“Man buys a sex doll on the internet” is an unlikely premise for a sweet, affecting and life-affirming story, but this quirky movie with early-day Ryan Gosling (before the world decided he was hot) somehow pulls it off.
Gosling plays Lars Lindstrom, a painfully shy and troubled young man who functions well enough in the world to keep an office job, but can’t tolerate being touched by another person. In the evenings after work, he sits all alone in a cabin near his family home, now occupied by his gruff brother Gus (Paul Schneider) and pregnant sister-in-law Karin (Emily Mortimer). Despite Karin’s best efforts to coax Lars out of his shell, he manages to avoid her dinner invitations with one flimsy excuse after another.
One day, Karin and Gus get a surprise visit from Lars, who wants to introduce them to his new girlfriend… a life-sized plastic doll named Bianca ordered from an adult website. To Lars however, she’s a paraplegic former missionary of Brazilian and Danish descent who he met on a dating site. He explains that since they’re both devoted Christians, it would be improper for Bianca to stay in the cabin with him, so could Karin and Gus spare her a bedroom?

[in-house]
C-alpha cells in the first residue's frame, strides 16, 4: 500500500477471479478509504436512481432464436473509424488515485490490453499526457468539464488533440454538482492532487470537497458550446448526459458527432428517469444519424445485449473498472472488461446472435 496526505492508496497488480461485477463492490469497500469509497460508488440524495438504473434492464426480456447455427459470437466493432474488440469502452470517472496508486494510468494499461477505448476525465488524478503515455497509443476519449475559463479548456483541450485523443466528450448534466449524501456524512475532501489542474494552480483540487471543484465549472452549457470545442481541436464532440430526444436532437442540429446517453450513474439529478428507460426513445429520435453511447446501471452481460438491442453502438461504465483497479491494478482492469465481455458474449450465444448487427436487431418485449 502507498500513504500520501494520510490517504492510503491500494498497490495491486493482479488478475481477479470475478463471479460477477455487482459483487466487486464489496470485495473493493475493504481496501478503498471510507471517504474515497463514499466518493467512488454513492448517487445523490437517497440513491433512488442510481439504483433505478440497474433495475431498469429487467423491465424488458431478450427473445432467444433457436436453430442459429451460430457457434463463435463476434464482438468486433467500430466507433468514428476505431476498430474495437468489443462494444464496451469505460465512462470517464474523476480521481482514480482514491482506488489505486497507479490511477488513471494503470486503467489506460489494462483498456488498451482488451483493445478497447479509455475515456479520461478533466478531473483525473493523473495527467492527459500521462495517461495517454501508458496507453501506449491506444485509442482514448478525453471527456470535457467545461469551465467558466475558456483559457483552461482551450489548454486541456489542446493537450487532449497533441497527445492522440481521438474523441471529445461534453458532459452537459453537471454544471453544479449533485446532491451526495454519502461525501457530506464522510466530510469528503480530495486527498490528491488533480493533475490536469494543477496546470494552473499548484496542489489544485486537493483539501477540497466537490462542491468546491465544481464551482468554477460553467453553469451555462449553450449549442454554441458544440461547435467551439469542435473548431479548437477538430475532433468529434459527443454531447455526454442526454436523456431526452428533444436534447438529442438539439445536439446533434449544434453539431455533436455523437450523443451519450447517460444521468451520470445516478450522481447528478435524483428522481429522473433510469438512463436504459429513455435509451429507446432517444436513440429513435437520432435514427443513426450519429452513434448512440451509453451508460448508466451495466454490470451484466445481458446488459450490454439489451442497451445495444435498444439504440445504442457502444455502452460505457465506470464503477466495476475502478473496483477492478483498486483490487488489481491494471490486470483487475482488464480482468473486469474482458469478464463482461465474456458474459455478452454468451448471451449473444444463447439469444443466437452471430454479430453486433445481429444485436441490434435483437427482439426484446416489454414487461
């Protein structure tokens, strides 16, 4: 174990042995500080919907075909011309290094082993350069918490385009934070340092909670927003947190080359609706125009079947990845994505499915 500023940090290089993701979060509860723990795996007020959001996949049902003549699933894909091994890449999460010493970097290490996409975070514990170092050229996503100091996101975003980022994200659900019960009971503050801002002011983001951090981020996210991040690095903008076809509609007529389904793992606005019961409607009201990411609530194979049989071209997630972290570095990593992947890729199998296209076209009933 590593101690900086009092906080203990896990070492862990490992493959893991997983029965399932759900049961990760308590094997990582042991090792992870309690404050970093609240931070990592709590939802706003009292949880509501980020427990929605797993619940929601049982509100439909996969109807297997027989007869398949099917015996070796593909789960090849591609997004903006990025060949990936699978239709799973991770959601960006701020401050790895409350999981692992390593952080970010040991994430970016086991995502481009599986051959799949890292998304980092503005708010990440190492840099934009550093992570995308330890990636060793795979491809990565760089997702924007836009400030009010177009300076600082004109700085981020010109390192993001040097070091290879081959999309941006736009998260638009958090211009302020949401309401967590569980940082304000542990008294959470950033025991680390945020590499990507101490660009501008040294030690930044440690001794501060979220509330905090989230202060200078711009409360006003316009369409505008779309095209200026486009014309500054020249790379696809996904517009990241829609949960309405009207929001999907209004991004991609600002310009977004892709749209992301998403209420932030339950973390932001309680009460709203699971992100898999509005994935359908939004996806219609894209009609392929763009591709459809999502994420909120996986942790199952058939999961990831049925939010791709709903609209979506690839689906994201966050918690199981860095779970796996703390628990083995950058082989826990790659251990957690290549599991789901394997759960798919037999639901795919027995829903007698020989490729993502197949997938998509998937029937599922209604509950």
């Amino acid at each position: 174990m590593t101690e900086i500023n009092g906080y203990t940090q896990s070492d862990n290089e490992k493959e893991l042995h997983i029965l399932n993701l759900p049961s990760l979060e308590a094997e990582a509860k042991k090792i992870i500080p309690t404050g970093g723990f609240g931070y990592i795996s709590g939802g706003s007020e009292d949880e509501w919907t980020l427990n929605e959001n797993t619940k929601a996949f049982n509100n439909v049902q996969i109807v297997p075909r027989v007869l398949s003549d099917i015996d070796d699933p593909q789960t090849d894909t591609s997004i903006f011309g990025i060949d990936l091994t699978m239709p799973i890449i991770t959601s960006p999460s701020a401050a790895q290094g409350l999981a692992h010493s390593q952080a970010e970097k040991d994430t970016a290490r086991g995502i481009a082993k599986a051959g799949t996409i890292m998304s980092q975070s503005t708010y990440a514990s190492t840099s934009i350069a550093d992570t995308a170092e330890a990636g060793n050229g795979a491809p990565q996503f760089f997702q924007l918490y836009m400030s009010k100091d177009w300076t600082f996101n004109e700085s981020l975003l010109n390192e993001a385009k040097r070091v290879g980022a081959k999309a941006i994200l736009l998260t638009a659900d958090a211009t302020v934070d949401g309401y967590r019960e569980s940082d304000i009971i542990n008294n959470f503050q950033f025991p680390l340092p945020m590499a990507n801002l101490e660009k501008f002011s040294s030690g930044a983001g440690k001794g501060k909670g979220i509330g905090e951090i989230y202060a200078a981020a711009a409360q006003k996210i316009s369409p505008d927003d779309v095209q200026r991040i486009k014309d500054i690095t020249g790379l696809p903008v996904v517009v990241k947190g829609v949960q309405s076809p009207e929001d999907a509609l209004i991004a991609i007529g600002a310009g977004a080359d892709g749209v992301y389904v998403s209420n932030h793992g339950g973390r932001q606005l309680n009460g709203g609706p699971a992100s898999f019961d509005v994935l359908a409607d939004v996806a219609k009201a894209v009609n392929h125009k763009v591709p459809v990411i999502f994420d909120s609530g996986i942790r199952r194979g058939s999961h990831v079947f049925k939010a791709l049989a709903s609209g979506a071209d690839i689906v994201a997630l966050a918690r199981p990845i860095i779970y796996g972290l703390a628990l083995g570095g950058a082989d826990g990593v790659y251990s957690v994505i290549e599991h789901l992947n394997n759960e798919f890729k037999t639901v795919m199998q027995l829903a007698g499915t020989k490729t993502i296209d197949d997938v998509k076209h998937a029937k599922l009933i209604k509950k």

Mortified Gus thinks that Lars belongs in a mental institution, but Karin wouldn’t hear of it; they settle on arranging a visit to Dagmar (Patricia Clarkson), a family doctor who also doubles as a psychologist in their small town. Under the guise of “treating” Bianca, Dagmar gets to have personal sessions with Lars, and she also advises Karin and Gus to let Lars live with his fantasy. They go one step further by enlisting the help of the rest of their community, who all agree to treat Bianca as if she was a real person, actively involving her in the town’s social life and volunteer work, to a surreal effect. This easy acceptance might understandably strike some viewers as implausible, but to me the film conveyed enough of the close-knit small town feeling to sell it.
Though Bianca comes fully equipped with the plastic lady parts, the film sidesteps the potential ickiness of the scenario by implying that Lars never uses her for sex. Christian propriety aside, Bianca is a perfect girlfriend for Lars because she can never touch him or make demands on him. And yet, weirdly enough, this clearly delusional relationship with a doll represents a positive step forward, allowing Lars to make a tentative move towards finding love and engage with the world and other people in the way he never has before, with Bianca as the bridge. The affection that the rest of the townsfolk come to feel for Bianca also rings true; though most of us wouldn’t go quite as far as dating plastic dolls, it’s after all a very human thing to imbue inanimate objects with qualities and feelings they can’t realistically have, even after we exit childhood.
There are so many ways in which this movie could have gone so horribly wrong that it’s a miracle it works as well as it does. It resists the temptation of easy sex jokes, choosing instead to tell a story about loneliness, empathy, sibling ties and community spirit. Gosling’s sensitive and sincere performance is the key here: while Lars’ behaviour is undoubtedly strange, he’s never creepy and there’s a real warmth and innocence to his character.